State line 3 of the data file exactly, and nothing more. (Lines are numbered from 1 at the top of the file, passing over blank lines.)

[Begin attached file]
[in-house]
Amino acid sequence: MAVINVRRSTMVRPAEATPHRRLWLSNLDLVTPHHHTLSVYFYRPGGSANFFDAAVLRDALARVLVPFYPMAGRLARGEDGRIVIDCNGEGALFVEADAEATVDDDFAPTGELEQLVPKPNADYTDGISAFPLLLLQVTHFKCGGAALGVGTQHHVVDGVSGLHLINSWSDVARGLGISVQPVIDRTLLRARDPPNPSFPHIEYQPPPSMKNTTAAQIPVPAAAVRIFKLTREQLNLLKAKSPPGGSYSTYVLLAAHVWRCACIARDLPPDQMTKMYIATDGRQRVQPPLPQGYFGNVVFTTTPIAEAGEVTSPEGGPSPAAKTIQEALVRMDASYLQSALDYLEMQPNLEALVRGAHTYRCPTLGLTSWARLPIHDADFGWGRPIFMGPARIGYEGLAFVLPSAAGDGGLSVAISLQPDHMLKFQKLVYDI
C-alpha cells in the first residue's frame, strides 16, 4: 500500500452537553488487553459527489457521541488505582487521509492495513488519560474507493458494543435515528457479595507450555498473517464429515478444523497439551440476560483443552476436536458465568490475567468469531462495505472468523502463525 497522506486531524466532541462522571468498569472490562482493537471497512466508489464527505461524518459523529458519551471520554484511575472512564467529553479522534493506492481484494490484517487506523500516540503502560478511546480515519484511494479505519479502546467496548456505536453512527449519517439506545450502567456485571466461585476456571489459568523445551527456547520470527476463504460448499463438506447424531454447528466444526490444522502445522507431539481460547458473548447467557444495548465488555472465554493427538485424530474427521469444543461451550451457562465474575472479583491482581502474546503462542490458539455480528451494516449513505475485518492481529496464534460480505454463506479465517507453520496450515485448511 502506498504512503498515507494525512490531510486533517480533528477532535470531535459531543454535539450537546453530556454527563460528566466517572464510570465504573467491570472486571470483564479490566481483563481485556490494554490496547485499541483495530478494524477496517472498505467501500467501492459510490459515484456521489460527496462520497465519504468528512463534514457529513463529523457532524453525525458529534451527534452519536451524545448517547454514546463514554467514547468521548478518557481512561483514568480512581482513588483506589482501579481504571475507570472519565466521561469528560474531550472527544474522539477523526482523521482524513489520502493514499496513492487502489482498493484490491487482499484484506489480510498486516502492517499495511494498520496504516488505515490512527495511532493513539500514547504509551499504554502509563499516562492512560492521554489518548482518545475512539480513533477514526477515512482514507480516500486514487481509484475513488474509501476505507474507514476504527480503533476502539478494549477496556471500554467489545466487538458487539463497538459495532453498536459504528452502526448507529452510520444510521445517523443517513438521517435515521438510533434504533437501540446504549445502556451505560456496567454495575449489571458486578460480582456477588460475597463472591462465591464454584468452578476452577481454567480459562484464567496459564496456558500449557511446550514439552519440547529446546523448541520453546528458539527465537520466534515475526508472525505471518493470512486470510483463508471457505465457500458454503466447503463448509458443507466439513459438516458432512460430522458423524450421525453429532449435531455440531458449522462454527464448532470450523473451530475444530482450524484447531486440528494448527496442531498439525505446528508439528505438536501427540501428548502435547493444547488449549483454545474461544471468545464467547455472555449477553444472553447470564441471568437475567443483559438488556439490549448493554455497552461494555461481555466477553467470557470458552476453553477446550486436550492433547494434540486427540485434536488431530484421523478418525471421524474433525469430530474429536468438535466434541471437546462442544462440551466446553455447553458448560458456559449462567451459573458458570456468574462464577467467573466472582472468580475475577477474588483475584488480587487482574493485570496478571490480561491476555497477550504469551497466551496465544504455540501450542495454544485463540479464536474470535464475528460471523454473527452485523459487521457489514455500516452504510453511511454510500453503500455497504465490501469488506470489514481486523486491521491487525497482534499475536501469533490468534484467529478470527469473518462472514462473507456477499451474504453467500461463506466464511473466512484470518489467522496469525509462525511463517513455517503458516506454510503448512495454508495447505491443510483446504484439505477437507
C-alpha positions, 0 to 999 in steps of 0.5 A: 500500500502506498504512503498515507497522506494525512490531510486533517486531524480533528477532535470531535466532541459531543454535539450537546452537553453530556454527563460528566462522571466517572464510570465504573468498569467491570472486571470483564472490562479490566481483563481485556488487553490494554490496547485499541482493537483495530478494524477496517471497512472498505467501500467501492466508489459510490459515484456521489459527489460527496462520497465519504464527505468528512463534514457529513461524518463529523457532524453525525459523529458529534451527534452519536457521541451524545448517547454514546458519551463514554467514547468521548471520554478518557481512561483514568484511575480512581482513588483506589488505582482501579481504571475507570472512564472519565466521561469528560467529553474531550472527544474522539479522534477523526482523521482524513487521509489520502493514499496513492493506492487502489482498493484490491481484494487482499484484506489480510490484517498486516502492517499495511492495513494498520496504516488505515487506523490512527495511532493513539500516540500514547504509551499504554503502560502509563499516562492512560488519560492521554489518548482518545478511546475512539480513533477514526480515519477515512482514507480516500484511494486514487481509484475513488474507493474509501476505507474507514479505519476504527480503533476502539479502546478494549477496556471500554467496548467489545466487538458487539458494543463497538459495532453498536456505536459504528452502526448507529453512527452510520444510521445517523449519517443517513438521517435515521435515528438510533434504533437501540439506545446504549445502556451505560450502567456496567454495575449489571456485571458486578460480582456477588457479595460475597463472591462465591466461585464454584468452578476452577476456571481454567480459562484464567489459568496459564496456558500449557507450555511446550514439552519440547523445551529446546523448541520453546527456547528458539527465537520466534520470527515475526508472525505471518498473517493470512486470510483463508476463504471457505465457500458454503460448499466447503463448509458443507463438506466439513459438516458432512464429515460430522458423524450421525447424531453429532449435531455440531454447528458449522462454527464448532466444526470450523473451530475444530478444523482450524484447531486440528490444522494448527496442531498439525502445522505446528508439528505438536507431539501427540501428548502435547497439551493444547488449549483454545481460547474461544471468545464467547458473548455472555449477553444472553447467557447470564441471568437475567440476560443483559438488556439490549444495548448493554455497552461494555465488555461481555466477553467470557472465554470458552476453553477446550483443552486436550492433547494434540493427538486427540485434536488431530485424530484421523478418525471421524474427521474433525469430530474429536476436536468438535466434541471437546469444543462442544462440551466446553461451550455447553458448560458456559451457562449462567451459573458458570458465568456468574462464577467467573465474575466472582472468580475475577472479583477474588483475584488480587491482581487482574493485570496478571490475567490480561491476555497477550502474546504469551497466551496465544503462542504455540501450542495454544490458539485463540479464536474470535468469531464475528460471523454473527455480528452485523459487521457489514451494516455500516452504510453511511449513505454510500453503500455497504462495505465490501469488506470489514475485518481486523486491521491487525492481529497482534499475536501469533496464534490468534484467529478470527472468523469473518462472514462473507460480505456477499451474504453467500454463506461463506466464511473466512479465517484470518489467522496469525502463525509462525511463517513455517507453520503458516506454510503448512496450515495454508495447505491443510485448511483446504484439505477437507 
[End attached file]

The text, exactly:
C-alpha cells in the first residue's frame, strides 16, 4: 500500500452537553488487553459527489457521541488505582487521509492495513488519560474507493458494543435515528457479595507450555498473517464429515478444523497439551440476560483443552476436536458465568490475567468469531462495505472468523502463525 497522506486531524466532541462522571468498569472490562482493537471497512466508489464527505461524518459523529458519551471520554484511575472512564467529553479522534493506492481484494490484517487506523500516540503502560478511546480515519484511494479505519479502546467496548456505536453512527449519517439506545450502567456485571466461585476456571489459568523445551527456547520470527476463504460448499463438506447424531454447528466444526490444522502445522507431539481460547458473548447467557444495548465488555472465554493427538485424530474427521469444543461451550451457562465474575472479583491482581502474546503462542490458539455480528451494516449513505475485518492481529496464534460480505454463506479465517507453520496450515485448511 502506498504512503498515507494525512490531510486533517480533528477532535470531535459531543454535539450537546453530556454527563460528566466517572464510570465504573467491570472486571470483564479490566481483563481485556490494554490496547485499541483495530478494524477496517472498505467501500467501492459510490459515484456521489460527496462520497465519504468528512463534514457529513463529523457532524453525525458529534451527534452519536451524545448517547454514546463514554467514547468521548478518557481512561483514568480512581482513588483506589482501579481504571475507570472519565466521561469528560474531550472527544474522539477523526482523521482524513489520502493514499496513492487502489482498493484490491487482499484484506489480510498486516502492517499495511494498520496504516488505515490512527495511532493513539500514547504509551499504554502509563499516562492512560492521554489518548482518545475512539480513533477514526477515512482514507480516500486514487481509484475513488474509501476505507474507514476504527480503533476502539478494549477496556471500554467489545466487538458487539463497538459495532453498536459504528452502526448507529452510520444510521445517523443517513438521517435515521438510533434504533437501540446504549445502556451505560456496567454495575449489571458486578460480582456477588460475597463472591462465591464454584468452578476452577481454567480459562484464567496459564496456558500449557511446550514439552519440547529446546523448541520453546528458539527465537520466534515475526508472525505471518493470512486470510483463508471457505465457500458454503466447503463448509458443507466439513459438516458432512460430522458423524450421525453429532449435531455440531458449522462454527464448532470450523473451530475444530482450524484447531486440528494448527496442531498439525505446528508439528505438536501427540501428548502435547493444547488449549483454545474461544471468545464467547455472555449477553444472553447470564441471568437475567443483559438488556439490549448493554455497552461494555461481555466477553467470557470458552476453553477446550486436550492433547494434540486427540485434536488431530484421523478418525471421524474433525469430530474429536468438535466434541471437546462442544462440551466446553455447553458448560458456559449462567451459573458458570456468574462464577467467573466472582472468580475475577477474588483475584488480587487482574493485570496478571490480561491476555497477550504469551497466551496465544504455540501450542495454544485463540479464536474470535464475528460471523454473527452485523459487521457489514455500516452504510453511511454510500453503500455497504465490501469488506470489514481486523486491521491487525497482534499475536501469533490468534484467529478470527469473518462472514462473507456477499451474504453467500461463506466464511473466512484470518489467522496469525509462525511463517513455517503458516506454510503448512495454508495447505491443510483446504484439505477437507